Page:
This is another great 3-wheeled kids' scooter that is in direct competition with the Micro Maxi. It has several similar features: it is a 3-wheeled scooter, with two 4.5" wheels in the front, and one wheel in the back. It has a height-adjustable handlebar to accommodate different height kids, ranging between three height settings: about 26", 28.5", and 31" handlebar height above the deck (it locks into those three height settings). And its capacity for growing heights is matched by its weight capacity, all the way up to 110 pounds, the same as the Micro Maxi. It uses a nice aluminum-colored handlebar with rubber and plastic accents. It's a good-looking scooter, and we found that it was a blast to ride. Our test kids said that it was fast, easy to turn, and the deck felt lower to the ground than the Micro scooter series. There is a really cool feature to this scooter that the others didn't have: a front steering lock. The steering lock makes the scooter's steering non-functional, making it only track in a straight line. Now, this isn't great for an experienced scooter rider, but it's really fantastic for a new rider. After a day or two of riding without steering, and learning to balance themselves on the scooter, most kids were ready to disable the steering lock and start using the lean-to-steer functionality. So, that's a nifty little feature that makes this scooter stand out in a growing crowd of kids' scooter options. The rubber urethane front wheels and the bearings both had low rolling resistance and seemed to be smooth and of high quality. The steering mechanism was just about as smooth as the Micro scooter series.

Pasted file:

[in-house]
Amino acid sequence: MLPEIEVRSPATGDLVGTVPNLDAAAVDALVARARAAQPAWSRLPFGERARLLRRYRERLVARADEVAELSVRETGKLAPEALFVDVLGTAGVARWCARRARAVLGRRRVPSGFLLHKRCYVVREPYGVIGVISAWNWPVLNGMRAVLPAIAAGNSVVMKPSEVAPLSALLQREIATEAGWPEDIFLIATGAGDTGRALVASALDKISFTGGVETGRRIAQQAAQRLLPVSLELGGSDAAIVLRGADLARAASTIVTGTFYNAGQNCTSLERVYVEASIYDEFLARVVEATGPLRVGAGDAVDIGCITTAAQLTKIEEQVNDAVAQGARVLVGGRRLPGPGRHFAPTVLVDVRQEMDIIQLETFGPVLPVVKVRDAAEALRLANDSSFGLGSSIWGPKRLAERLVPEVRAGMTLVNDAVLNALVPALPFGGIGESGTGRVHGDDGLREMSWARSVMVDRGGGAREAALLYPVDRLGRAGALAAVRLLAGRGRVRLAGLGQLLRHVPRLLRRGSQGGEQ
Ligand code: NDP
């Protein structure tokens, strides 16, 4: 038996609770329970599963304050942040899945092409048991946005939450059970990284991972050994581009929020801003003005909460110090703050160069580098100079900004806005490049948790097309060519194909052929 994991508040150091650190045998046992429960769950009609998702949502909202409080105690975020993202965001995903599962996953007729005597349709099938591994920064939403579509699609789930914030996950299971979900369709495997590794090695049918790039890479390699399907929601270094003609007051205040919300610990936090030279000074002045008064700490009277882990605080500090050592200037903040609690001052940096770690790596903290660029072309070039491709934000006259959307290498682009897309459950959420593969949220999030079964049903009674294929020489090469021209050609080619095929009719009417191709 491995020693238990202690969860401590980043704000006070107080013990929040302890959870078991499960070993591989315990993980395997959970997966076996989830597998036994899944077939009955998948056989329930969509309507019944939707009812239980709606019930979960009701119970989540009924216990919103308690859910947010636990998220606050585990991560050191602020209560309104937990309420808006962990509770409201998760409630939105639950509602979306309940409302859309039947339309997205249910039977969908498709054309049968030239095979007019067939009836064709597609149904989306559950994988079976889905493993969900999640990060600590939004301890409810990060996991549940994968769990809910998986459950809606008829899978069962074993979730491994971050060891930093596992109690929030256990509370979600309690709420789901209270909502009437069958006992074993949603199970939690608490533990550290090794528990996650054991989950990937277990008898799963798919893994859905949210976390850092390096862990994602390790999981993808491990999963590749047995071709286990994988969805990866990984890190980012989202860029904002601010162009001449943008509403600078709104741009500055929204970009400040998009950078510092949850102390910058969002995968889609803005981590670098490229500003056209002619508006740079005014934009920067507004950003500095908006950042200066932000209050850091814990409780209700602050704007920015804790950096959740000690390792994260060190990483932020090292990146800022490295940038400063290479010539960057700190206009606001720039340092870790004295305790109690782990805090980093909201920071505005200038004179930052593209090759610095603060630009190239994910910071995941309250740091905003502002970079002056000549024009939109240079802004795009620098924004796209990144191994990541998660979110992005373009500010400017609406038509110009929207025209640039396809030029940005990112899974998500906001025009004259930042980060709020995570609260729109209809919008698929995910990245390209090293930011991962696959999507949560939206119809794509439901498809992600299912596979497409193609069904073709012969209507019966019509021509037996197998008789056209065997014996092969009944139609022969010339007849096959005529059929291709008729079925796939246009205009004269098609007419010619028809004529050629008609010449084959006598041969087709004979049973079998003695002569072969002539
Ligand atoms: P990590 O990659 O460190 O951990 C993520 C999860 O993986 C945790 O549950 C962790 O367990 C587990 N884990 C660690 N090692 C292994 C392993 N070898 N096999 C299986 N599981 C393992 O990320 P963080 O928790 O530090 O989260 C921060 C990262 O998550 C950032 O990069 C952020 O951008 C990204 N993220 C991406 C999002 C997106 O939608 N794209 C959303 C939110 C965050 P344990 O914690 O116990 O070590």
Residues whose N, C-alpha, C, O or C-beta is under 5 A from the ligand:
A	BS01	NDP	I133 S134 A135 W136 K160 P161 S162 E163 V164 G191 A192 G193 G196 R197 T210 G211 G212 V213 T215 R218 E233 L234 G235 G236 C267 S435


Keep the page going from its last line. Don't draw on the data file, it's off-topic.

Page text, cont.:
With all these great features, why is it not higher on our list? Well, though this scooter tends to be substantially cheaper than the competition, and its features are quite good, we did find some drawbacks. First, we thought the build quality was a bit below the Micro scooters. There was a bit more flex in the deck as kids bounced and turned, and the braking system seemed pretty flimsy. Second, though the brakes did, in fact, make the rear wheel skid to a stop quite easily, the rear tire wore down from the friction really quickly. It wore down symmetrically from the braking, and asymmetrically from the skidding. After a few skidding stops (that our test kids seemed to love doing), the rear tire had bald spots that made for a choppy ride. This isn't helped by the fact that there is only one wheel that needs to take all abuse, in contrast to the Micro Maxi's 2 rear wheels. Finally, we thought there was more flex in the deck than the Maxi, such that heavier kids (>70 pounds) would make the deck sag down quite a bit, just to the point where it was nearly scraping the ground during riding. So it's hard to imagine that the weight capacity is truly 110 pounds: maybe it won't break the scooter, but it also won't make for very fun riding if the deck is scraping the road! So, overall a great and inexpensive contender to the Micro Maxi, with some definite drawbacks. But if you're looking to save some cash, this could be a great option! Who else loves Globber kick scooters? Our friends at The Strategist consider them a top pick! Interested? You can check out the Globber Primo kick scooters here!